Right Angle Club 2017
Dick Palmer and Bill Dorsey died this year. We will miss them.
What we once called investing in the stock market, is now increasingly called "active investing" because of one man, John Bogle. Mr. Bogle, a main-line Philadelphian, invented index investing (now renamed "passive" investing) as a competitor to "stock-picking", now to be called "active" investing. It's made possible by high-speed computers. What hasn't been much commented upon, is that Fidelity, nominally a Boston firm which is second in size, is actually controlled through a Philadelphian named Solmssen, through a web of holding companies.
The original index investing used the Standard and Poor 500 list, providing high-quality diversification, adjusted for size. It was probably selected because it had a good record of smoothing out three common variables in a stock portfolio. Other lists had good records, too, but generally the stock-pickers for the list were famous and therefore well-paid, hired by successful companies which took another cut for selecting such good stock-pickers and advertising their success. This arrangement selected stocks which performed well, but it added cost. When computers made it possible to construct an index of the entire stock market of a nation, or even the whole world, it emerged that such inclusive lists performed as well or even better than active stock-picking, net of transaction costs. Because the index changed slowly, transaction costs were fewer, and consequently fixed taxes were lower, because less frequent. Indices were then tested for different nations, different industries, different sizes, or any other sort of difference. While many claims have been made for particular semi-active indices, they all increase internal trading volumes, so their costs also go up, although slowly. At the moment, it is generally felt that results are very similar; it is certainly true that trillions and trillions of dollars are shifting from active investing to passive index-investing. Nation-wide, or even world-wide, indices are thought to be essentially investments in the economies of the whole geographic area. The ultimate simplicity would be to buy the certificate, put it in a bank lock-box, and forget it for a lifetime. So far, this is essentially how things have worked out.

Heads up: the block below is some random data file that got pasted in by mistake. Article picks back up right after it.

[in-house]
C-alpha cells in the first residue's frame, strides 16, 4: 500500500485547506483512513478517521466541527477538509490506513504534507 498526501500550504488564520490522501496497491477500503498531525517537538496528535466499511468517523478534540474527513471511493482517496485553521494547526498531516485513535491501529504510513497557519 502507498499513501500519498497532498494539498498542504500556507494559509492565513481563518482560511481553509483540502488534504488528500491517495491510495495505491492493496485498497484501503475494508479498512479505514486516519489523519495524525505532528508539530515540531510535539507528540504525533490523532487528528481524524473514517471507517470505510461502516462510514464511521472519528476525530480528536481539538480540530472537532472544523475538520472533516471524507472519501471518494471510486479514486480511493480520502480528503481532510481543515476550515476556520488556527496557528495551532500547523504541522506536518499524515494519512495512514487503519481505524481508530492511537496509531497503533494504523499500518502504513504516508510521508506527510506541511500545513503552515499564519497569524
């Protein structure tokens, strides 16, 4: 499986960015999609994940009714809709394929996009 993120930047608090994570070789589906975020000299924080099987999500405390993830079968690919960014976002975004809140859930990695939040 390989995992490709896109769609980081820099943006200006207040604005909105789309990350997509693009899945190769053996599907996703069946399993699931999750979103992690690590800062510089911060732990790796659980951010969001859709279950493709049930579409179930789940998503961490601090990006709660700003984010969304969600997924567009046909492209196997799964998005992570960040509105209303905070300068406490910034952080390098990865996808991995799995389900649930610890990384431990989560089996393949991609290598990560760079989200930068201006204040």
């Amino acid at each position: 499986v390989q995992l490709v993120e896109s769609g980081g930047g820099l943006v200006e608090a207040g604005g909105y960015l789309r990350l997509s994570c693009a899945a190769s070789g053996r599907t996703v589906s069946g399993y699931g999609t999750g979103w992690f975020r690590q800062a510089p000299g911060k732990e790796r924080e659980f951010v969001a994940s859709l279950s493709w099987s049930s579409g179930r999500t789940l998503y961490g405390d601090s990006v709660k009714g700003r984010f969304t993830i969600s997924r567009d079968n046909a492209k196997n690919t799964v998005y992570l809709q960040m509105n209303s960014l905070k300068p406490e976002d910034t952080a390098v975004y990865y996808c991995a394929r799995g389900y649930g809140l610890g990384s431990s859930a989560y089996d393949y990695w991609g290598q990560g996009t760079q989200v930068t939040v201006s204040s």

In spite of the stampede-like character of recent trading, there is still a majority of stock in individual accounts. Most of this stock has accumulated taxable gains which would diminish in net value if sold, and simple inertia is also not to be under-estimated. If all such stock were converted to passive accounts, no one can say if the net result would raise or lower the final value of index holdings. Nor can one be sure the unsold hold-outs would be largely limited to insiders who have personal agendas rather than economic ones, eventually leading to unfortunate gyrations of the aggregate price which would lessen ties to true value. Nor can anyone say whether the habit of buy-and-hold will become so ingrained that people will hold on when they should be selling. All that might be said is that, so far, none of this has made an appearance. And meanwhile the sands of time are running out, the train is leaving the station. At present, the most likely prediction is that overall volatility will be reduced, but true value can be assessed by the P/E ratio, the ratio of price to earnings. And a lot of brokers will have diminished income.
At the rate things are going, answers to this sort of question will seem stable in about five years. Beyond that time, waiting for more answers will probably mean waiting forever. So let's ask the simple question again. Why not use some sort of a total stock index as a replacement for gold in the return to a gold standard? Forget about going beyond national control toward individual citizen control, because that answer is already predictable: traders will like it, governments won't. But governments are sometimes nearly immortal, and people aren't.